The three heroes of Searches and Seizures … exceed Feldman's dangerous trial of his gesellschaftlich behavior and Dick Gibson's more moderate vision of his public and private responsibility. They seek the extravagant and the fantastic. In the novellas, the pulls of Gemeinschaft and Gesellschaft amount to almost superhuman, stylized polar forces. Archetypal phenomena seem to loom beneath the surface of modern society. In this decadent civilization, the bailbondsman, capitalist, and intellectual each discover that they must play the roles that are expected of them. Rebelling, Alexander Main goes on a man hunt; Brewster Ashenden, instead of marrying a rich dying lady, rapes a bear; and Marshall Preminger chooses death over life at the condominium as the more fitting response to his disappointed dream of gemeinschaftlich shelter. (pp. 204-05)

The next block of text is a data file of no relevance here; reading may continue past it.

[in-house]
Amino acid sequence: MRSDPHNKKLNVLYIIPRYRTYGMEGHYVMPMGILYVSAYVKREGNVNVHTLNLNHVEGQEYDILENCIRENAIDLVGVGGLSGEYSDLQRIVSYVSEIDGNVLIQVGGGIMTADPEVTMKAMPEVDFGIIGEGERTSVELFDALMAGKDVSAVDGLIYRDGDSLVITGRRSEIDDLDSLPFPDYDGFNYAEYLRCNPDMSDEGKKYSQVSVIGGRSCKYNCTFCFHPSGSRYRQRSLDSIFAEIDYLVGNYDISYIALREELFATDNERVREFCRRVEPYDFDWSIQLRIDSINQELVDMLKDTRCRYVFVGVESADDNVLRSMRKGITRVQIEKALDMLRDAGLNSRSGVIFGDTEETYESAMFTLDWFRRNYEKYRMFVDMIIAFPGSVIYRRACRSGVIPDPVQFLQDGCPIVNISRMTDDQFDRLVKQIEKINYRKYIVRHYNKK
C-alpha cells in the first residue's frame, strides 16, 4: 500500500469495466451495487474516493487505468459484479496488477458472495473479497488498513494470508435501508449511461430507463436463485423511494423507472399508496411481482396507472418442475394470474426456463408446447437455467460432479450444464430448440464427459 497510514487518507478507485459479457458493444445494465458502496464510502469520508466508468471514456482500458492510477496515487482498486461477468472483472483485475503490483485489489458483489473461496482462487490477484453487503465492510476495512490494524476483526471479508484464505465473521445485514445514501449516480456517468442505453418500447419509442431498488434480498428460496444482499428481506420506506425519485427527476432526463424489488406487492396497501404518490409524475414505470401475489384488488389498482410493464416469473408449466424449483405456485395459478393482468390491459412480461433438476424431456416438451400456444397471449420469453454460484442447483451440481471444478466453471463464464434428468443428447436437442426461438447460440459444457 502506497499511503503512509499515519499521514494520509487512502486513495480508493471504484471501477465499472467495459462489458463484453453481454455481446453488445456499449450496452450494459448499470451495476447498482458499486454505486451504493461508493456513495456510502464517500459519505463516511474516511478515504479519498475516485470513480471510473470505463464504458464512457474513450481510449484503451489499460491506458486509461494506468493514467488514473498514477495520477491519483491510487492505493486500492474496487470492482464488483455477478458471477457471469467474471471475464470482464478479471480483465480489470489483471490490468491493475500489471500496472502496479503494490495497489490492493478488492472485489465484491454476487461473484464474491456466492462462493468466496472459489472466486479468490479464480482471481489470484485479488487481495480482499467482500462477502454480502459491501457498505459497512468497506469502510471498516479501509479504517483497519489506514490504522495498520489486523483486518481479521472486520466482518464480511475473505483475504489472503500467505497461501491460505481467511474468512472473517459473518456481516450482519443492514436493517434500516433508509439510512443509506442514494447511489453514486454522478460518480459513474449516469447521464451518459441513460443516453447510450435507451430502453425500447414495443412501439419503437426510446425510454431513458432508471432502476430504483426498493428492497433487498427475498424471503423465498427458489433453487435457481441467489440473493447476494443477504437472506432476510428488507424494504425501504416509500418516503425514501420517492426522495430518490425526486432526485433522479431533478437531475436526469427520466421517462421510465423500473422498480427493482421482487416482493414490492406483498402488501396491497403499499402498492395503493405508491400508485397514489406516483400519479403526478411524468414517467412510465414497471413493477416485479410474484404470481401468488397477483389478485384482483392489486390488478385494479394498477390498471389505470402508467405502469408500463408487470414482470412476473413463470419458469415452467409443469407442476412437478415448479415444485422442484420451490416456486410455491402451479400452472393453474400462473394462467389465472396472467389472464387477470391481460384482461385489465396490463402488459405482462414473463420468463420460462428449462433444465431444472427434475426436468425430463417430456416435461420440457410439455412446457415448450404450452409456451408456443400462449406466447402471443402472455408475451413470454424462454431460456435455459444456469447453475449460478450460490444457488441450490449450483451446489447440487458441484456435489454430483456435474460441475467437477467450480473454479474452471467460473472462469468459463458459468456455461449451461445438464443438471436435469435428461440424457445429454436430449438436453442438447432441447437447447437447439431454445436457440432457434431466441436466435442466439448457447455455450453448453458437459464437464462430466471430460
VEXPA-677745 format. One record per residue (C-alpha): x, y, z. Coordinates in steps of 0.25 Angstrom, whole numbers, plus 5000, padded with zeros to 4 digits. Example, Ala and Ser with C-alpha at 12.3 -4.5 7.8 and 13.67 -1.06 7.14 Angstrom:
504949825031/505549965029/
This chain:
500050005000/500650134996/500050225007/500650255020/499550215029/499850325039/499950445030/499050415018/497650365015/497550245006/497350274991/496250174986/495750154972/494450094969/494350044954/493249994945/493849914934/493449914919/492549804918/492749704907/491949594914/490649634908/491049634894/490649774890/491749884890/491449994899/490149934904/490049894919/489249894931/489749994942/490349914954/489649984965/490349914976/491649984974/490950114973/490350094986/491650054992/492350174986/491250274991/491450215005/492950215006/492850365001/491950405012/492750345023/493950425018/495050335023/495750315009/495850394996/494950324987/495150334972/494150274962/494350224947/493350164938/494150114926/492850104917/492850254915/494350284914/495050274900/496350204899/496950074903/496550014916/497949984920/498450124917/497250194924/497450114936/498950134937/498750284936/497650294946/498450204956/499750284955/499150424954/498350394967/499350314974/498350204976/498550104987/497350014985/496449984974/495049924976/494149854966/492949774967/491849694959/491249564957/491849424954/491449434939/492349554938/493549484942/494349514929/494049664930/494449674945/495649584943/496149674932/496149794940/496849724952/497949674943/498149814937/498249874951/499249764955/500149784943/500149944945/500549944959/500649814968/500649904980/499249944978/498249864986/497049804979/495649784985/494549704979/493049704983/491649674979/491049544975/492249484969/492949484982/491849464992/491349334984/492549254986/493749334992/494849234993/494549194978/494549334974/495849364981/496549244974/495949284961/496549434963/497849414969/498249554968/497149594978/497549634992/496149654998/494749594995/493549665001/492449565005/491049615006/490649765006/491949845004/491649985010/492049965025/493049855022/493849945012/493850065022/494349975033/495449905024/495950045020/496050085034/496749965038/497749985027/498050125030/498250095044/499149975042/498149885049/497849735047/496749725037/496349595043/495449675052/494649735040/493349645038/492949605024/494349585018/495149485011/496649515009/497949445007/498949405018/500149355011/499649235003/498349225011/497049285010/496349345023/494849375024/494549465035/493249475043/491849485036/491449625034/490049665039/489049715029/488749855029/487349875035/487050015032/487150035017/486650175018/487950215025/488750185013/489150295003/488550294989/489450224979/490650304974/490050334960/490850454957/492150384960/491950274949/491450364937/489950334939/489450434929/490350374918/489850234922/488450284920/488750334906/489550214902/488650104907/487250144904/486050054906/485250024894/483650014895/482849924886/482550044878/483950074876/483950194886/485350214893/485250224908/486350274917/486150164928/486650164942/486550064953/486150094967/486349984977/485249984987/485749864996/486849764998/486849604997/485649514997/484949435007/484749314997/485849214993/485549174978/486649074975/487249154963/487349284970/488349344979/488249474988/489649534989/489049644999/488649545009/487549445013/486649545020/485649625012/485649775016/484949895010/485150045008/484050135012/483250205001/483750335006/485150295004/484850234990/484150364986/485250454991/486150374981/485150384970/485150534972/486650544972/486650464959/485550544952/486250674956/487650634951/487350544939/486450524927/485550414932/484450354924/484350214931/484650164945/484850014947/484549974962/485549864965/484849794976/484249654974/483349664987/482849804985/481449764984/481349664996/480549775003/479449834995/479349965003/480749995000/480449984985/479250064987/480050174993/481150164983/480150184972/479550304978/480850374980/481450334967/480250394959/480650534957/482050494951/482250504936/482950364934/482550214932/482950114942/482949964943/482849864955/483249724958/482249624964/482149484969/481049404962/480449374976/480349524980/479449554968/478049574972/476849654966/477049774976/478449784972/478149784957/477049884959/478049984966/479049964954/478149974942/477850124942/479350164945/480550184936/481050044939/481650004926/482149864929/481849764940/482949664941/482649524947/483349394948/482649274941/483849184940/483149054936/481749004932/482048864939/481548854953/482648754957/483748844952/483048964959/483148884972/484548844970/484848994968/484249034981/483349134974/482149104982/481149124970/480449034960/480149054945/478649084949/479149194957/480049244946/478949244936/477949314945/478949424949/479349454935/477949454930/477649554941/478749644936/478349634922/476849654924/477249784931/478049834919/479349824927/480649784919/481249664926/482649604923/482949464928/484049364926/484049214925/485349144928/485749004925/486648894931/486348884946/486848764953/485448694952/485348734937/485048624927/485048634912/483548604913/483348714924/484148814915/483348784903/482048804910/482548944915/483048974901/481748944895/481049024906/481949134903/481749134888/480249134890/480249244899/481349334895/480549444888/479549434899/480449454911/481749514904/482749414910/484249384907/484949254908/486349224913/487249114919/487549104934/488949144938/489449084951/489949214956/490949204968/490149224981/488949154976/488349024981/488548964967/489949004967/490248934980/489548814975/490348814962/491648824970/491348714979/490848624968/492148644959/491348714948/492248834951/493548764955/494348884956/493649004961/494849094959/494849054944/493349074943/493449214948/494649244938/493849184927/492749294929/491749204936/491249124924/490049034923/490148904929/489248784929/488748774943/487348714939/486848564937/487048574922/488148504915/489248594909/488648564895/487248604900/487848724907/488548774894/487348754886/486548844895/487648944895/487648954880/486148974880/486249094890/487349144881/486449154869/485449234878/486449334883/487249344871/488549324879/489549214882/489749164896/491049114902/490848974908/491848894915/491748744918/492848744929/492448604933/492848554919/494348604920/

[The Franchiser] synthesizes elements from many previous works but comes to a conclusion of its own. Another of Elkin's orphan-salesman heroes, Ben Flesh, surprisingly, is adopted and a profession is ascribed to him. Yet his "family ties" are artificial and his franchiser project is a compromise between Gemeinschaft and Gesellschaft. From the beginning of his Finsberg heritage, his professional career is determined, his sales-man's freedom limited by family responsibility. The family of man Dick Gibson strives for and eventually achieves with the finding of the ideal radio format, Ben Flesh inherits. Through the Finsbergs and the franchises, the brotherhood of man and the homogenization of America seem accomplished. When the energy crisis strikes, however, Ben realizes that his project, his American dream, had been doomed from the start. His adoption had only been a first symptom. Although he lovingly fulfills his obligations to the dying Finsberg family by selling his franchises, he knows that he is, ultimately, alone with his true orphanhood and the [multiple sclerosis] that is his very own energy crisis. Yet he does not—like Marshall Preminger—commit suicide when he is deprived of the hope for human shelter. He prepares for death by investing—independently—in yet another franchise, the Travel Inn. A monument to his changed life and a final symbol of Gesellschaft, it sells shelter to the homeless traveler.